3 Making Company Directors Liable 29 requirement that a criminal conviction must rst be obtained. Also, civil liability was rst restricted as being available only to each creditor, in respect of its own losses, and not available to the liquidator, or creditors generally. Finally, the law gave a reactive emphasis to the problem of illicit trading; only in recent times has there been the duty imposed on directors to prevent illicit trading occurring. That latter element is signi cant. The present law primarily seeks not to have creditors compensated through laws proscribing illicit trading, but to try to ensure that illicit trading does not occur in the rst place so that such compensation is unnecessary. The history of the provisions reveals that as early as the rst quarter of the twentieth century there was dissatisfaction at the ease with which the protection of limited liability could be abused by those who managed companies. In 1926 in the UK the Greene Committee on Company Law Reform 4 recommended that a new section should be inserted in companies legislation providing that where, in the course of winding up a company, it appeared that any business of the company had been carried on with intent to defraud creditors of the company, the court should have power, on application by the liquidator or any creditor or contributory, to declare that the directors responsible should be subjected to unlimited personal liability in respect of the debts or other liabilities of the company. Nevertheless, the elements necessary for personal liability to be imposed on directors were high, with an intent to defraud creditors being required to be proved, at the criminal standard. A similar fraudulent trading provision was enacted in Australia at that time, in the State of Queensland in 1931, and later in other Australian states. 5 By the1960s, there was a change in emphasis in Australia in respect of fraudulent trading. The criminal element remained, but there was no need to prove a fraudulent intent. The new criminal o ence of a company o cer being knowingly a party to the contracting of a debt who had no reasonable or probable ground of expectation...of the company being able to pay the debt... was enacted. This was introduced into the Uniform Companies Act It was not until 1964 that civil liability for such conduct was introduced, in the State of New South Wales, 7 but it was dependent on a criminal conviction being rst obtained. The liquidator, any creditor or any contributory was entitled to apply for relief against a director. In the 1980s, in both the UK and Australia, corporate insolvency law was subject to major review.that review included appraisal of the laws on illicit and fraudulent trading. In the UK, the Insolvency Law Review Committee, in its 1982 report, Insolvency Law and Practice (generally referred to as the Cork Report ), 8 was of the opinion that the fraudulent trading provision as then set out in section 332 of the 1948 Companies Act, possessed signi cant inadequacies in dealing with irresponsible trading. 9 These inadequacies included the fact that the criminal burden of 4. Report of the Company Law Amendment Committee, Cmnd 2697, HMSO, London, See, in particular, para See the Australian Law Reform Commission, General Insolvency Inquiry, Report No 45, Canberra, 1988, (known as the Harmer Report ) at para The actual date of the UCA for each state differed. 7. Section 304(1A) of the Companies Act Cmnd 858, HMSO, (1982). 9. Paras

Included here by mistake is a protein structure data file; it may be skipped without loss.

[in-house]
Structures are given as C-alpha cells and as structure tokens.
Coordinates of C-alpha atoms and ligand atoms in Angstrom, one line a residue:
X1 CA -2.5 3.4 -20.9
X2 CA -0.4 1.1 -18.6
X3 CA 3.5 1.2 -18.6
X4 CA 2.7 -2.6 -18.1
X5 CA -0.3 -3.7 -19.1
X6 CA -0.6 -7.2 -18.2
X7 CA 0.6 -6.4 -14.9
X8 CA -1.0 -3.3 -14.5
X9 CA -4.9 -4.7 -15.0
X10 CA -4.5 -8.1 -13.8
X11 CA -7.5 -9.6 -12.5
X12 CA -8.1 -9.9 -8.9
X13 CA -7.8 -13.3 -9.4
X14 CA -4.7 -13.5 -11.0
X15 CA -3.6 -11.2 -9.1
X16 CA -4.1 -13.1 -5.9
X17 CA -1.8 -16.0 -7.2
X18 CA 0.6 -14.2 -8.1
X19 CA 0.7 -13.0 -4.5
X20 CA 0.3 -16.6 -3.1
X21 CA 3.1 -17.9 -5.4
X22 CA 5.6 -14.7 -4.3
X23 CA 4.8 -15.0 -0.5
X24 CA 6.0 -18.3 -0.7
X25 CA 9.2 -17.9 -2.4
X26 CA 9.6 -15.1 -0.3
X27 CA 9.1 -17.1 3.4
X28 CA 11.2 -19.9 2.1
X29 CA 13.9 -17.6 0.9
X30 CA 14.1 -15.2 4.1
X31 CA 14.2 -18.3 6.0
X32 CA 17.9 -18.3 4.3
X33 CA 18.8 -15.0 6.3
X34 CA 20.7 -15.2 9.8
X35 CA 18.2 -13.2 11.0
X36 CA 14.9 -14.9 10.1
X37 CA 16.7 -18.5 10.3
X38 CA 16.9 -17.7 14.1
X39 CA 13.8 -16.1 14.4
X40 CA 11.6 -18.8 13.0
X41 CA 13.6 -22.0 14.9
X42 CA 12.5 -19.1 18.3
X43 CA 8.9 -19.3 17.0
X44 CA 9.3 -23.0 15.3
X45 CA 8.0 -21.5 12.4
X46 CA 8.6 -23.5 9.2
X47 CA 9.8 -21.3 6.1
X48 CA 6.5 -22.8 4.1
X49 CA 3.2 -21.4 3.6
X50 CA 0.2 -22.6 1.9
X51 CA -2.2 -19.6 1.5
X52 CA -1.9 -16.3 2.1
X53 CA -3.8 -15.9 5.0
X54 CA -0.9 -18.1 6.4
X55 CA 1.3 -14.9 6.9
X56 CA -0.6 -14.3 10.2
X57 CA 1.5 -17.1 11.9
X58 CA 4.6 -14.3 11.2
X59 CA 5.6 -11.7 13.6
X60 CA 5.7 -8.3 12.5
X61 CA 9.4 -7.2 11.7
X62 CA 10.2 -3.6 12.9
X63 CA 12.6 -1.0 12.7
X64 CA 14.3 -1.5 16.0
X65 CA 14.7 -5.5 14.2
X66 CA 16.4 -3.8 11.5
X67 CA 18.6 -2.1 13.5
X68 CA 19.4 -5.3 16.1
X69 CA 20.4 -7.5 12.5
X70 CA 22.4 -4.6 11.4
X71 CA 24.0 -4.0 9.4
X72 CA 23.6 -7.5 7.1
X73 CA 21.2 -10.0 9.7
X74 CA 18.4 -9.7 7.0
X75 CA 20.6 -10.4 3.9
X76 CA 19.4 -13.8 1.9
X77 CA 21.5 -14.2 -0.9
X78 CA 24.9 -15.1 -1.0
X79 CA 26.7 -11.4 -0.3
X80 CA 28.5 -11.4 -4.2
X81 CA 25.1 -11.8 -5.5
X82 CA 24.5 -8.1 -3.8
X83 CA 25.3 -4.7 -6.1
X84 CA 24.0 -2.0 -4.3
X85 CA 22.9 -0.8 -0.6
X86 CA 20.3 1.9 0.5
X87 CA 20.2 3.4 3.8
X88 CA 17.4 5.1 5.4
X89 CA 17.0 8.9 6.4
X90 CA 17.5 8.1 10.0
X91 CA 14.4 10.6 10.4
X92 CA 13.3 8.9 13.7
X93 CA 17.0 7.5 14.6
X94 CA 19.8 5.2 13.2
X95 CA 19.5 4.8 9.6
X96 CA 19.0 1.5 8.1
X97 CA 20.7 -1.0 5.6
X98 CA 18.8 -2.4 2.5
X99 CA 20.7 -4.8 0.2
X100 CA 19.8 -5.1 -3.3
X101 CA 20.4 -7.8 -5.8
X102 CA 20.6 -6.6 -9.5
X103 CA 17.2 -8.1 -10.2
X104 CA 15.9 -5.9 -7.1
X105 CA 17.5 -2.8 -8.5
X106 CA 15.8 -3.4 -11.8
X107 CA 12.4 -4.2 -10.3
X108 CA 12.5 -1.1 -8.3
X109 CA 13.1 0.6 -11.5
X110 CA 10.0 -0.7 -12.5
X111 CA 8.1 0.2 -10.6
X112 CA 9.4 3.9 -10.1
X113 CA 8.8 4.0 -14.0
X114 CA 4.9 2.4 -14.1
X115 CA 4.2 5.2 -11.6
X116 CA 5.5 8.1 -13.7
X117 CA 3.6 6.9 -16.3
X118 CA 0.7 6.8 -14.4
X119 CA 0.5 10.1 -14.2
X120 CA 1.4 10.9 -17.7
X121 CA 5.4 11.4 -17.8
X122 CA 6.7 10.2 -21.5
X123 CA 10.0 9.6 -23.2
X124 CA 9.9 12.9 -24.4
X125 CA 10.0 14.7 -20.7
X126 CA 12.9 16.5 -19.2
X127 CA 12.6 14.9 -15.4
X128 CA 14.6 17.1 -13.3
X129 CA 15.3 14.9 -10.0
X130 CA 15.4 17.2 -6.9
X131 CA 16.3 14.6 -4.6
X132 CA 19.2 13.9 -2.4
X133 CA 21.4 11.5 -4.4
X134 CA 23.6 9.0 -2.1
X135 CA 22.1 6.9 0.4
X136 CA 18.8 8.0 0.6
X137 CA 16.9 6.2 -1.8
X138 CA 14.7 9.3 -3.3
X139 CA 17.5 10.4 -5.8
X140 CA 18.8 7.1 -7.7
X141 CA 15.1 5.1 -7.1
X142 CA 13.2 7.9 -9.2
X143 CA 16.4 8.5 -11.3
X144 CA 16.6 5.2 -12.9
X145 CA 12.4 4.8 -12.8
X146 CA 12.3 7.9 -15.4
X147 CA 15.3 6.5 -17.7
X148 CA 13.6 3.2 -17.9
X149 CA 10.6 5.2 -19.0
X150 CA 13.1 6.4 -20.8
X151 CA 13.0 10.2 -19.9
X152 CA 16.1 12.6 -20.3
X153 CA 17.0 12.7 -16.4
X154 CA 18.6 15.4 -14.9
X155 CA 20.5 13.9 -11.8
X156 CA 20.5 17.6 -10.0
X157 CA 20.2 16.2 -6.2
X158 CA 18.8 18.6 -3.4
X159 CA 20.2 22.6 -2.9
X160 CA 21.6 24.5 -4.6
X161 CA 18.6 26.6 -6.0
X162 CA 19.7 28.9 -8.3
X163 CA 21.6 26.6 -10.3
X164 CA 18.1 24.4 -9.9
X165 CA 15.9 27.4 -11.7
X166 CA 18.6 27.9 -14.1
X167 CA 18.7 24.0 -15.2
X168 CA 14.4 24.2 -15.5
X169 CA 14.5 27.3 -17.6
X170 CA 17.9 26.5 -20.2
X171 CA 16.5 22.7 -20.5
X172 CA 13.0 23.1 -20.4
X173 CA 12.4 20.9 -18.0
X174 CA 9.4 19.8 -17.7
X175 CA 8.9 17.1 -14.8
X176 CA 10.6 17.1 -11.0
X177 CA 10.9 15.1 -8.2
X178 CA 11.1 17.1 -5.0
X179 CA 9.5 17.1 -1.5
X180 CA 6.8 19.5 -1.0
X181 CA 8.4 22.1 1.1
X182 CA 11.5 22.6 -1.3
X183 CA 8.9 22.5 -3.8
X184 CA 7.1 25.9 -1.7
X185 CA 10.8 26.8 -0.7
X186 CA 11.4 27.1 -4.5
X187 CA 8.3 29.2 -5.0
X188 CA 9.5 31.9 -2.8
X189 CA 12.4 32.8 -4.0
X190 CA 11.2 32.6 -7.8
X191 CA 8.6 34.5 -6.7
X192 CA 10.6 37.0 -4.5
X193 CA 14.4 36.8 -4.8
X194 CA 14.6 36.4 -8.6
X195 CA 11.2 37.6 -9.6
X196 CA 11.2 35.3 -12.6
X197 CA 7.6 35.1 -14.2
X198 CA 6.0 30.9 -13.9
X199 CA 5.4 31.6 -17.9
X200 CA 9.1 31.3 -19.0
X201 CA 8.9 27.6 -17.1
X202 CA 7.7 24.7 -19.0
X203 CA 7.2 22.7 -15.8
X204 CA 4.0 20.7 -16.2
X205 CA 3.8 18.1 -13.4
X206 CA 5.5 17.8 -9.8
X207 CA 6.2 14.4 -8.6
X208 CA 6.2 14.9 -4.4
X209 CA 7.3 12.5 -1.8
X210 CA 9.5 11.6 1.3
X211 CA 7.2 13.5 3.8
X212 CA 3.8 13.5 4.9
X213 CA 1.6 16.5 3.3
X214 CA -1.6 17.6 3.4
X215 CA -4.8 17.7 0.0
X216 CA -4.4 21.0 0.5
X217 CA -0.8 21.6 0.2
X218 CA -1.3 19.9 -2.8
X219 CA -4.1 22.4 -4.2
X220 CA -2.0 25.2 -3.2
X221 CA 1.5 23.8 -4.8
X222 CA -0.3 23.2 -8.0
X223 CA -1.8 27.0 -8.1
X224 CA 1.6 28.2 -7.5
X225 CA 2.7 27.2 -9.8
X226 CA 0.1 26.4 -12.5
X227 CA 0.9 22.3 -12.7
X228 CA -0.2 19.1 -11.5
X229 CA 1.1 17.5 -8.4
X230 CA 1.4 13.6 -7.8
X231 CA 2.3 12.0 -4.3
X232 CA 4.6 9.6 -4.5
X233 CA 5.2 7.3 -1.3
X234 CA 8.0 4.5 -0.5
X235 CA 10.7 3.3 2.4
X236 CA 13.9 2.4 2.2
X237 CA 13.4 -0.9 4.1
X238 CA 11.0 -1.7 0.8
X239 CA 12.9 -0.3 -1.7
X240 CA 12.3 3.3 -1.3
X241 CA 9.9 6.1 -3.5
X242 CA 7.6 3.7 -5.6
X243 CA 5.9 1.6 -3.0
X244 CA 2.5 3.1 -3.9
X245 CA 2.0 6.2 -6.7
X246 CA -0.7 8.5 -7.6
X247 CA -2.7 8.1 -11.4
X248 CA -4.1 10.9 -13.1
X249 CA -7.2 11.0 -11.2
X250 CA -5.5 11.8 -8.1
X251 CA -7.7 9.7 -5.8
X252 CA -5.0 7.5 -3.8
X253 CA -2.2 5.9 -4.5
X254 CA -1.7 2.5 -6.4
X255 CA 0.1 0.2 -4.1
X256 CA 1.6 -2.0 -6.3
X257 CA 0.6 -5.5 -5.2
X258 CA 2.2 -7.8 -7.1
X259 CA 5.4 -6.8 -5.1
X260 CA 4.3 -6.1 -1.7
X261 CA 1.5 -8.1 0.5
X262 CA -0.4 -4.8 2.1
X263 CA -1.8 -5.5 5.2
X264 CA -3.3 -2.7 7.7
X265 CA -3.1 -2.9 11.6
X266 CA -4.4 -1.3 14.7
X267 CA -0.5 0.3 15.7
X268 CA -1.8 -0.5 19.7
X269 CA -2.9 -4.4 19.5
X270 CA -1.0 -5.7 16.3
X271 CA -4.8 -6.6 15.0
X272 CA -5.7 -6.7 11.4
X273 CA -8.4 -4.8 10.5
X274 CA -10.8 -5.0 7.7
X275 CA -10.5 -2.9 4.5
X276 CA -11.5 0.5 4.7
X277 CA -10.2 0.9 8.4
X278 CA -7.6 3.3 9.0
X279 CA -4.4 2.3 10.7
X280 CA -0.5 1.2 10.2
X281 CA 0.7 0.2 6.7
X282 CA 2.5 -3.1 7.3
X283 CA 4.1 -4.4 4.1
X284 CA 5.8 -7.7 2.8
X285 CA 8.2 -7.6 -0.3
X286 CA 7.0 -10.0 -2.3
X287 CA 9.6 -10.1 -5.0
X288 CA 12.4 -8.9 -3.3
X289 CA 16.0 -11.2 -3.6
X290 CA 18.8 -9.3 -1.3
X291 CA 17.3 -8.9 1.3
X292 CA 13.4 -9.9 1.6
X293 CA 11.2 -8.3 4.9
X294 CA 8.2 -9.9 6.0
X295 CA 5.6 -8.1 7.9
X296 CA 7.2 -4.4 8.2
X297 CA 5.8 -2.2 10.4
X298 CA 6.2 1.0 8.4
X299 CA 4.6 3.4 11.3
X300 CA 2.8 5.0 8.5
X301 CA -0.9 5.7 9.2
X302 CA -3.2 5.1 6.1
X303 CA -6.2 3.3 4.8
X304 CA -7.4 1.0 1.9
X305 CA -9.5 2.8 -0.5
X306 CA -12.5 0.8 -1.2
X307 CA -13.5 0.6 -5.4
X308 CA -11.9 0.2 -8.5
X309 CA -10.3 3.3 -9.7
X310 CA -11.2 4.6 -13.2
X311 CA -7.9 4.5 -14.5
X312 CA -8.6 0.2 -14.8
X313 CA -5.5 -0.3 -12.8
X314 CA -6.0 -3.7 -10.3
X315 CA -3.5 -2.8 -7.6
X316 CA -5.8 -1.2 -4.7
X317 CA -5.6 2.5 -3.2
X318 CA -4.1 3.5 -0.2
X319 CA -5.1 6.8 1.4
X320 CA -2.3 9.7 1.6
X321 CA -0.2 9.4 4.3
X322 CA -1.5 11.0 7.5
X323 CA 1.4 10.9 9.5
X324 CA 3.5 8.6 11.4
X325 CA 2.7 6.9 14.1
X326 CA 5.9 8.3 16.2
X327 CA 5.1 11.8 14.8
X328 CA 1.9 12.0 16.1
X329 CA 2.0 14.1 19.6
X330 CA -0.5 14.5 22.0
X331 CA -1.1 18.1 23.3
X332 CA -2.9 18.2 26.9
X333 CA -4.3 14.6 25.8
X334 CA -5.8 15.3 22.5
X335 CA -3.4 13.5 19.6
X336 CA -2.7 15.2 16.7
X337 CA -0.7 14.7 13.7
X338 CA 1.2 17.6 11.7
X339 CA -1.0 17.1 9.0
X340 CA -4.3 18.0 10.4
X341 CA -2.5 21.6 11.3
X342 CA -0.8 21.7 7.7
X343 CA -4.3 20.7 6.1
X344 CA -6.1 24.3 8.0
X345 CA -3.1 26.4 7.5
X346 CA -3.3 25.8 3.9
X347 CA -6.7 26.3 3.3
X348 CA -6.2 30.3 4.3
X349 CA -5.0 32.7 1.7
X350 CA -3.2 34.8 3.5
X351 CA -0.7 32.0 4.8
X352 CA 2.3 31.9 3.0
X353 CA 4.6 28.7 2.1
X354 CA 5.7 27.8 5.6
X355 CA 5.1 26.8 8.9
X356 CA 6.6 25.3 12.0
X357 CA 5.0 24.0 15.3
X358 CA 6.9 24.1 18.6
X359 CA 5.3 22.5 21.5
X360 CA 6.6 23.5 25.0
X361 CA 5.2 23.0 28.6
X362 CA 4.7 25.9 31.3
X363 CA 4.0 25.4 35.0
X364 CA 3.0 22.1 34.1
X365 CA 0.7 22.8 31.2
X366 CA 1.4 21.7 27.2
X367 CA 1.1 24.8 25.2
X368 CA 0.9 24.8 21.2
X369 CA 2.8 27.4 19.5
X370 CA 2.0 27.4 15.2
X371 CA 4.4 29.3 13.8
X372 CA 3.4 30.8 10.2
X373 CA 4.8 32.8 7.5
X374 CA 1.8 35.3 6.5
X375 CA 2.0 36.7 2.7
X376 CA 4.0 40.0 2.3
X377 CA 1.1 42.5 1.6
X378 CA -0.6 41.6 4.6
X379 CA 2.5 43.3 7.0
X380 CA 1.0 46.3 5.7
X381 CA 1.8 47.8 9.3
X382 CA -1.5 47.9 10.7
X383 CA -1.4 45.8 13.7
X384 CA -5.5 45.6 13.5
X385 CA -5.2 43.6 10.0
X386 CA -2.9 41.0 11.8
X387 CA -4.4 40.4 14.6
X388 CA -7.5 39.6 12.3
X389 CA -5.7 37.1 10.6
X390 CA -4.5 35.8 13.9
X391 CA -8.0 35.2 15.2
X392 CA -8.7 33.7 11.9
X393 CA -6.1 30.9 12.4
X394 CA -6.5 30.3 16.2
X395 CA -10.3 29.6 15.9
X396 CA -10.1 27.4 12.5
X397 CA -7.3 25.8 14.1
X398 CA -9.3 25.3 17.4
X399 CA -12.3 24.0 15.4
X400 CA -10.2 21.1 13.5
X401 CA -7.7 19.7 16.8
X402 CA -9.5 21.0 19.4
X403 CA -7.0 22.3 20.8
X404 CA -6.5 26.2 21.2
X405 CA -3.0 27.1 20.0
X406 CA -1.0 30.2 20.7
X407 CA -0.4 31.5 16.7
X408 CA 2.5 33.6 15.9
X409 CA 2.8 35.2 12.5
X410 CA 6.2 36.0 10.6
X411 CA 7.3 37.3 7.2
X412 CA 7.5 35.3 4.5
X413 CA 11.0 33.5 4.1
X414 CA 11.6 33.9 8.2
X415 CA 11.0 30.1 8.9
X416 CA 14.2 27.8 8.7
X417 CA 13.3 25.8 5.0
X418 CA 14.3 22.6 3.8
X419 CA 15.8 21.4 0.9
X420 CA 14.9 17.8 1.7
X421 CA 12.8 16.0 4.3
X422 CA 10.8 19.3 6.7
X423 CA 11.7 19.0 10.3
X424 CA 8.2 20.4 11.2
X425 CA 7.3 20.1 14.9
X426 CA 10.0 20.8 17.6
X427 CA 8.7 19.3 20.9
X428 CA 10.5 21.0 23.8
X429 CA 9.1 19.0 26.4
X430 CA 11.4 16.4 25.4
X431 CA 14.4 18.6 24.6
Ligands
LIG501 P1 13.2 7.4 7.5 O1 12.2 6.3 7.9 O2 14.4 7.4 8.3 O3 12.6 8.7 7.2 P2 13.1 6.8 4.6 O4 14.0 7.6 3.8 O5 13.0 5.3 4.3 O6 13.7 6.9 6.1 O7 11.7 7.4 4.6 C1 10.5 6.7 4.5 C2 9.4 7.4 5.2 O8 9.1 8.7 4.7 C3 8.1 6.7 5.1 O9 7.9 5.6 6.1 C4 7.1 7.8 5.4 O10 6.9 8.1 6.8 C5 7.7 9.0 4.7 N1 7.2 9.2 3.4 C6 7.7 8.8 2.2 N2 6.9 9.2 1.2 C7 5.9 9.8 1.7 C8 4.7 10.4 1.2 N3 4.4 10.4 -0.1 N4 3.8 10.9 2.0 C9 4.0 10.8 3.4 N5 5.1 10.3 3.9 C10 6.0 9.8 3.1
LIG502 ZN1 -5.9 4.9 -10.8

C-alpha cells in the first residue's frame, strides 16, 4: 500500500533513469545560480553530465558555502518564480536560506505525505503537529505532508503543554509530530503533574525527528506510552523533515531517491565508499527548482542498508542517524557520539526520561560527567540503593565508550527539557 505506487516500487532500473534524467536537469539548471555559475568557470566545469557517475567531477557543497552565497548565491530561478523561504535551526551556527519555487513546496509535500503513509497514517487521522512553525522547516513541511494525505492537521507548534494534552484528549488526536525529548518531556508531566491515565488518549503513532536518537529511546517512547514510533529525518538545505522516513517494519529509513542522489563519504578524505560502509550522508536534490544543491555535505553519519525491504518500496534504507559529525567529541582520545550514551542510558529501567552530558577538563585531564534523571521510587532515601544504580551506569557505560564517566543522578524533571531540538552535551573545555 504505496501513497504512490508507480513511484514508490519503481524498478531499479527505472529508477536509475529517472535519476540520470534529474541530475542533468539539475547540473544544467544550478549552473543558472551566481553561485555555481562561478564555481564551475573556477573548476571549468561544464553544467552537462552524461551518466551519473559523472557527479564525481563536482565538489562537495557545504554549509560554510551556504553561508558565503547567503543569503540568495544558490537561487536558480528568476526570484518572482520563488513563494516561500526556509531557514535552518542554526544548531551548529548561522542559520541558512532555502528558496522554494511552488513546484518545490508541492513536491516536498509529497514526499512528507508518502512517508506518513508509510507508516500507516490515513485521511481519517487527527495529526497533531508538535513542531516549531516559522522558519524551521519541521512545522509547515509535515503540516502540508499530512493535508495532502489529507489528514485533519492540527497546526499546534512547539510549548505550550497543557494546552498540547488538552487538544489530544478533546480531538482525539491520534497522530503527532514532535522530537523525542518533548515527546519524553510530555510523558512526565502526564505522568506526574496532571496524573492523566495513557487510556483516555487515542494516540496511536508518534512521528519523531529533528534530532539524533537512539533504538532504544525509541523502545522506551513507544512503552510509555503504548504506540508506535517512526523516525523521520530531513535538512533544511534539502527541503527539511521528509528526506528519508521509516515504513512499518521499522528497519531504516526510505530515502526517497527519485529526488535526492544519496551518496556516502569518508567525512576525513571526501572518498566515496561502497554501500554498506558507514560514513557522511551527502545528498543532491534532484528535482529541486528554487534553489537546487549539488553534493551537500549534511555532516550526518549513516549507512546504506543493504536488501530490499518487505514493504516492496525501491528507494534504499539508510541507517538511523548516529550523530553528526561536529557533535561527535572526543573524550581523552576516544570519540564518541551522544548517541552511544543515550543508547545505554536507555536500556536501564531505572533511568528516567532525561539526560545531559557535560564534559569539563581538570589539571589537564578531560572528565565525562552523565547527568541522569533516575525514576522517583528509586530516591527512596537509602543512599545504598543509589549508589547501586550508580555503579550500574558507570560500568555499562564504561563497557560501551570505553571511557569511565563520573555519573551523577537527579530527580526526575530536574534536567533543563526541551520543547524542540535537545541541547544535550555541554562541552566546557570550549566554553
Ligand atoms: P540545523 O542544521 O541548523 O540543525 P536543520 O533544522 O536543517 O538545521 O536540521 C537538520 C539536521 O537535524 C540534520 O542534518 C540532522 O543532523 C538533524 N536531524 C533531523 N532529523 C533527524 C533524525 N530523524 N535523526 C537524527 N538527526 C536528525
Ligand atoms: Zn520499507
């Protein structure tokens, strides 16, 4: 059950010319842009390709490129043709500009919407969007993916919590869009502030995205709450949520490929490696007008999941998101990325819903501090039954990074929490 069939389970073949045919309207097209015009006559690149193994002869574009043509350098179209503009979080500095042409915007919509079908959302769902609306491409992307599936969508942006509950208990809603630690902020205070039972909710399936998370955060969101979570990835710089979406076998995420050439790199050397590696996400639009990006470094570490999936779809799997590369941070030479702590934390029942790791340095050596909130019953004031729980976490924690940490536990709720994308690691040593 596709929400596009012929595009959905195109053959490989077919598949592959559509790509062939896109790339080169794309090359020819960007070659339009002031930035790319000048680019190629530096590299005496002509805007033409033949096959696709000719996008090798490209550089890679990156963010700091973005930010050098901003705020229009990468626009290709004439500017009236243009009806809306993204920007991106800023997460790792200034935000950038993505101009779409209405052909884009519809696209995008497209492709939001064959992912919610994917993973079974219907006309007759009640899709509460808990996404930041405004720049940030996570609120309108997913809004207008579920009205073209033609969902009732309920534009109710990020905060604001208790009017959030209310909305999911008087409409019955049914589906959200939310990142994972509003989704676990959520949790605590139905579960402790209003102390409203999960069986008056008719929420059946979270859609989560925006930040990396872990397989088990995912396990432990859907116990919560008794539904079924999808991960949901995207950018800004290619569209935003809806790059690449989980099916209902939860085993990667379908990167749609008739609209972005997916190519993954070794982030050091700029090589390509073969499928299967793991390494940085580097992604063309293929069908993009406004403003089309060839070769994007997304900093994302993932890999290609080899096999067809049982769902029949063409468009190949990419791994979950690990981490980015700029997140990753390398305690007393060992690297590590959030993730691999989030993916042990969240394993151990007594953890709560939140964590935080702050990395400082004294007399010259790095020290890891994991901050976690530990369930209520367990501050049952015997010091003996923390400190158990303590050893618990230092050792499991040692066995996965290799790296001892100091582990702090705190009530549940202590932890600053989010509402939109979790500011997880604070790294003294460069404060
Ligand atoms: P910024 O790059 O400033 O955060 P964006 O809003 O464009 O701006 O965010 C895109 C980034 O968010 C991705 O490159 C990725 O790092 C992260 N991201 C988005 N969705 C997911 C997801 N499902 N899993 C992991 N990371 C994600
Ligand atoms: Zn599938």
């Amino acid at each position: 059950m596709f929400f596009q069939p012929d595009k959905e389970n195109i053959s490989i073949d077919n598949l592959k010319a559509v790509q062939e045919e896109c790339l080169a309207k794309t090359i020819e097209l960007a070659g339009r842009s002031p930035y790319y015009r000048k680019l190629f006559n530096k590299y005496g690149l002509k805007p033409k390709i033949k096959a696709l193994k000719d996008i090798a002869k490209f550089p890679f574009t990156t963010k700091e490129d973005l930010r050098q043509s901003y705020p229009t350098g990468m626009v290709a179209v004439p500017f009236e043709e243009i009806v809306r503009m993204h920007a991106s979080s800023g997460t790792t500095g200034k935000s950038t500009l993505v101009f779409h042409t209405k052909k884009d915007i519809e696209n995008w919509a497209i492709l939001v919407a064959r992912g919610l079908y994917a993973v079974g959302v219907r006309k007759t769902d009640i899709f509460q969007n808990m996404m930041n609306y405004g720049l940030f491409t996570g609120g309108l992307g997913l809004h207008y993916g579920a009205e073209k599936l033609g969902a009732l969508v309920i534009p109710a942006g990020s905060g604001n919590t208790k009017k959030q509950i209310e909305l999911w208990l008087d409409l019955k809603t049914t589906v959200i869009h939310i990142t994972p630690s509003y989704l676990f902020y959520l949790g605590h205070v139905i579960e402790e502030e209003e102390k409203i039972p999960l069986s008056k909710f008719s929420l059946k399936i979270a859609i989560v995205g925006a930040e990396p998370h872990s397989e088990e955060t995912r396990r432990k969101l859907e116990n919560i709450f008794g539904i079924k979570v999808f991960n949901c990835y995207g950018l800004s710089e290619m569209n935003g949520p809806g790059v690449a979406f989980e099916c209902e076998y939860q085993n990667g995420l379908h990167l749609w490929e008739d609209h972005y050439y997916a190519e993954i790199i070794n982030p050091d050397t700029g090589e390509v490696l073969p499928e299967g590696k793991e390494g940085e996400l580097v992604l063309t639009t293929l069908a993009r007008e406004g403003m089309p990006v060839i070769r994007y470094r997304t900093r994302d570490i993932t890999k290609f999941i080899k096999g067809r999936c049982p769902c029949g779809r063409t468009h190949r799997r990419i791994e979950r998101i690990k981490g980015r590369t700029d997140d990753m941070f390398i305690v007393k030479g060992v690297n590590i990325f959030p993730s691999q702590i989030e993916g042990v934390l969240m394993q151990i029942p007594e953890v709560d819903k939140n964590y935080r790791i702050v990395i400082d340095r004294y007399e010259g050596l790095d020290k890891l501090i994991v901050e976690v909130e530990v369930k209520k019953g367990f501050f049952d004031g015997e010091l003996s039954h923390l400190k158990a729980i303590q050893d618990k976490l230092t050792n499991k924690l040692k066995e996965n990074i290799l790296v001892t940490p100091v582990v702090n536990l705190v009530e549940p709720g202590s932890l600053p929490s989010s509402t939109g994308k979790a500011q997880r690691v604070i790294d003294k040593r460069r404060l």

4 30 INSOL International Insolvency Review proof applied to civil actions and, also, that applicants for orders against directors were required to establish actual dishonesty. 10 Consequently the Cork Committee recommended that a new provision be introduced to allow for civil actions for unreasonable trading where only the civil burden of proof would apply. 11 The concern of the Committee was to provide in legislation that the director, otherwise honest but who sees insolvency coming and does nothing to arrest it, should lose the bene ts of limited liability along with those directors who are fraudulent. 12 To this end the Committee advocated an objective test to determine liability. 13 Criminal liability would continue to apply in relation to fraudulent trading. The UK government resisted the inclusion in a new Insolvency Act (in 1985) of a section in the terms actually envisaged by the Cork Report, for the reason that it was regarded as imposing too severe a responsibility on directors for their companies liabilities.when a civil liability provision was nally enacted, in the form of section 214 of the Insolvency Act 1986, it introduced liability for wrongful trading, but this concept was more limited than that recommended by the Cork Committee and re ected a legislative caution against watering down the law of limited company liability. The provision focused on the making of directors liable for creditor losses when the former failed to take appropriate steps where the avoidance of insolvent liquidation was not a reasonable prospect. Although Australia had abandoned the concept of fraudulent trading in the early 1960s, it also encountered substantial di culty with its illicit trading provision. The di culties and de ciencies of the provision introduced in the 1960s, led to its repeal and ultimate replacement by section 374D 14 which, despite its obvious connection with the earlier provision, di ered from it in certain important respects. Section 374D(1) maintained the power of the court to impose on individuals a personal liability for debts of the company, but it remained the case that this applied only where there had rst been a conviction for an o ence under section 374C. Under section 374C, 15 this criminal liability was imposed if the company o cer was knowingly a party to the contracting of a debt, and at that time had no reasonable or probable grounds or expectation...of the company being able to pay the debt. 16 Section 374D allowed an application by the relevant Minister or a prescribed person, which included a creditor; and the court had a discretion if it thinks proper to do so to declare that the defendant is personally responsible-...for amounts up to the payment to the company of such amount as is required to satisfy all or any of the debts of the company as the Court directs. 10. Re Patrick and Lyon Ltd  Ch Para A Walters, Enforcing Wrongful Trading Substantive Problems and Practical Incentives in BAK Rider (ed), The Corporate Dimension (Bristol, Jordans, 1998) at Paras Tasmania retained the original provision, but in an amended form. 15. See UCA, section 374E. This included (but is not confined to) a company which was in the course of being wound up: see MacPhersonv.Carrigan;Exparte Carrigan (1978) 3 ACLR 880. It was not necessary that the debtor company be in liquidation: 3MAust. Pty Ltd v.watt (1984) 2 ACLC See UCA, section 374C(1). See Corporate A airs Commission v. Karounos (1985) 3 ACLC 410.